During the International Conference on Population and Development (ICPD) in Kenya last November, Minister of Health Jappi Mhango unveiled an ambitious 10-point plan, including the commitment to end child marriages by 2030 to making secondary education free. In this interview, our staff writer JAMES CHAVULA catches up with United Nation Population Fund (UNFPA) country representative WON YOUNG HONG on what the ambitious commitments mean for Malawians.
How do you assess the commitments Malawi made at the ICPD?
It was an amazing momentum created by the international community working in the area of sexual and reproductive health and rights. The issue is going to organise ourselves to assist government, the civil society and all actors in Malawi to focus on the implementation to turn the commitments into actions that are going to change lives of the people.
Malawi has made 10 commitments ranging from ending early marriage to increasing healthcare spending, including the sexual reproductive health (SRH) budget, to constitute 15 percent of the national budget by 2030. What are the commitments ambitious enough?
They are very bold commitments in my view. Even if there is a law, cultural practices still prevail. It means how government is going to plan those activities will determine whether we are going to meet those commitments. Also, we need to allocate resources for the activities related to those promises and build partnerships because not everything can be done by government alone. For me, the partnerships and partners are very important in the financing and implementation of the programmes. The civil society and even the private sector will be very critical to deliver the change that we want for the Malawi population. We need to work together.
A study released during ICPD25 shows that UNFPA needs about $264 billion to ensure no woman gets an unintended pregnancy. What will it take for Malawi to raise domestic funds for modern family planning methods and how are you going to work with them to close the gaps?
Especially family planning is a vital part of the expanded sexual and reproductive health services has to be recognised as a health issue not only for women, but also men. There is an increased demand for population dynamic creation that requires a holistic approach to family planning. So, it’s not just family planning through contraception, but the operational environment. It’s also about the social cultural environment and economic operating—everything that contributing to the population dynamic creation. Actually, we want to put population issues at the centre of the national development plan. We also want to create a further coalition with other critical sectors like the education system, the labour market, skills development, social and economic planning. We want to look at the population issue as a development issue centred on family planning as a human rights issue. Rights of women. Rights of the children. Rights of the family. Rights of the children. We want to make an appeal to the domestic and international community to invest in family planning because it is central to national development.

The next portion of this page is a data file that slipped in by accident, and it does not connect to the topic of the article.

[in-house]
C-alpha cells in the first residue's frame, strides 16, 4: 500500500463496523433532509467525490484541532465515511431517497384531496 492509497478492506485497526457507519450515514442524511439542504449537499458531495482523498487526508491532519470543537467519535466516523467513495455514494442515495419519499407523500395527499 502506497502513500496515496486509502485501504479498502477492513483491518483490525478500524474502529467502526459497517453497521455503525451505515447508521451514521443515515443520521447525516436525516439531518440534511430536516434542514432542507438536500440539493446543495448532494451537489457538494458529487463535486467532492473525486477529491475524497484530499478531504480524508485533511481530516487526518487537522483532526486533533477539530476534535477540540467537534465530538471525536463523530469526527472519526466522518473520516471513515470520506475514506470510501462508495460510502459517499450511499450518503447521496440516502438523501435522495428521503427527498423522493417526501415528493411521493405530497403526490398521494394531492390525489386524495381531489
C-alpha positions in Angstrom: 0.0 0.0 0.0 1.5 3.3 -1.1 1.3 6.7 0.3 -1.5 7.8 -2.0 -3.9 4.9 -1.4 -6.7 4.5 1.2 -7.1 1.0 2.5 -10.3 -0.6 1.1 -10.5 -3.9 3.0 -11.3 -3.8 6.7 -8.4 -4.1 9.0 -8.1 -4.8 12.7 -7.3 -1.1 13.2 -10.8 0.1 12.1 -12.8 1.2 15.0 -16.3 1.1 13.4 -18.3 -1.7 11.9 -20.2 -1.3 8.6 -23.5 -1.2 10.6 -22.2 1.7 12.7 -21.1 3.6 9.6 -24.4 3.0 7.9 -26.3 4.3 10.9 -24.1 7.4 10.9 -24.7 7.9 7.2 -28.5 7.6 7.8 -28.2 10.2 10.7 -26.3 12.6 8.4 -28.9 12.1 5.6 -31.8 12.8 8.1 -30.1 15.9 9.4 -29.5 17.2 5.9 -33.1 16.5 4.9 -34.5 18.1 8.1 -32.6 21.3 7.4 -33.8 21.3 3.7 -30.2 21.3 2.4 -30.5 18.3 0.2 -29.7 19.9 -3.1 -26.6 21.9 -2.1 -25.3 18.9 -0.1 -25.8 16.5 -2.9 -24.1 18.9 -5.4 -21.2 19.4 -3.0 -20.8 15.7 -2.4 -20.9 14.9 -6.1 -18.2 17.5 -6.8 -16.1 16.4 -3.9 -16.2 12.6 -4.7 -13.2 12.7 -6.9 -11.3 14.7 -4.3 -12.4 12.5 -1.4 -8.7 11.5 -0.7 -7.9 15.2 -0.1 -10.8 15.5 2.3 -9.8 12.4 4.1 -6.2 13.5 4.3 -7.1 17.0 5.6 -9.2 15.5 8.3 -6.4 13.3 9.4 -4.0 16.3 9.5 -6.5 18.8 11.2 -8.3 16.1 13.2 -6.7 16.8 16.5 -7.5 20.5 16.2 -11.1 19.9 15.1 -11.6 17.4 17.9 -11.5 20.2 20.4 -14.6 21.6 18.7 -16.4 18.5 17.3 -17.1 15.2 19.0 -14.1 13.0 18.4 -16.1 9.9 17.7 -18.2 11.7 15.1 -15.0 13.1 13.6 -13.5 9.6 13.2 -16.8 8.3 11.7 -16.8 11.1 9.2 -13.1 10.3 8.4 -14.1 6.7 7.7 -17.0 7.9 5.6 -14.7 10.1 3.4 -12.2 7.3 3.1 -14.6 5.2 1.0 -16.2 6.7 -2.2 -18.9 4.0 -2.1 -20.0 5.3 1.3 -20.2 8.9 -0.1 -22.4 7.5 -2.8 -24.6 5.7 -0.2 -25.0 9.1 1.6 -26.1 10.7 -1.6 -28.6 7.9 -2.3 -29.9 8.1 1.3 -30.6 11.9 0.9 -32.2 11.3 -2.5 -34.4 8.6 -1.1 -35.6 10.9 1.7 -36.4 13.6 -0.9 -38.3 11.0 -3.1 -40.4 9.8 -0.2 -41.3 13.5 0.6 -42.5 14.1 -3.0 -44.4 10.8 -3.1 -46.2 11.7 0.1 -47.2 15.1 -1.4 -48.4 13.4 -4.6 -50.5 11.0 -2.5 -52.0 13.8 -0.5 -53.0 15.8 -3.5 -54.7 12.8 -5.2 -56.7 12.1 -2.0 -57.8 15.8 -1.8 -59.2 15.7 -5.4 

In 2010, UNFPA reported that about 50 percent of women married before their 18th birthday. In 2015, the Malawi Demographic and Health Survey showed that the rate of child marriages had dropped marginally to 47 percent. What will it take to increase the momentum to end child marriages by 2030 as government has pledged?
The law clearly says that even with the consent of a parent, it is illegal to marry someone aged below 18. Now we really have to discuss—all sections of our society, all sections of government, all traditional leaders and all influential people who allow these marriages to happen—what it means to implement the law. There is a role for parents, there is a role for traditional leaders, and there is a role for religious leaders who are approving these child marriages that are clearly outlawed in Malawi. We need to discuss honestly what it means to operationalise this law. Also we have to address the big issue: Who are accountable? At the family level, it is the parents. At community level, it is the traditional leaders. At the State level, who should be accountable when a large number of girls continue to get into marriage at a very young age while we have a law that prohibits this practice? So, government as well as Parliament has a role to play. All of us have to be accountable.
We left ICPD25 with hope that all those promises will be met by 2030. What does the future look like if Malawi really fulfills her ambitious promises (See the sidebar)?
If those promises are realised into action, few girls will be dropping out of school, more boys will have the chance to fulfill their dreams, the youth will be at the centre of every decision-body and the future looks bright. If the youth take the seats in every decision-making body, it means their burning issues will be part of national policies and priorities. Most importantly, both national and international investment coming into the country will benefit the country’s youthful population. Certainly, the future should be bright. However, the problem is that we say the youth are our future. In the context of Malawi, nearly 75 percent of the populations are the youth. So, they are leaders of today. So, they need immediate attention and immediate investment. We cannot ignore their needs.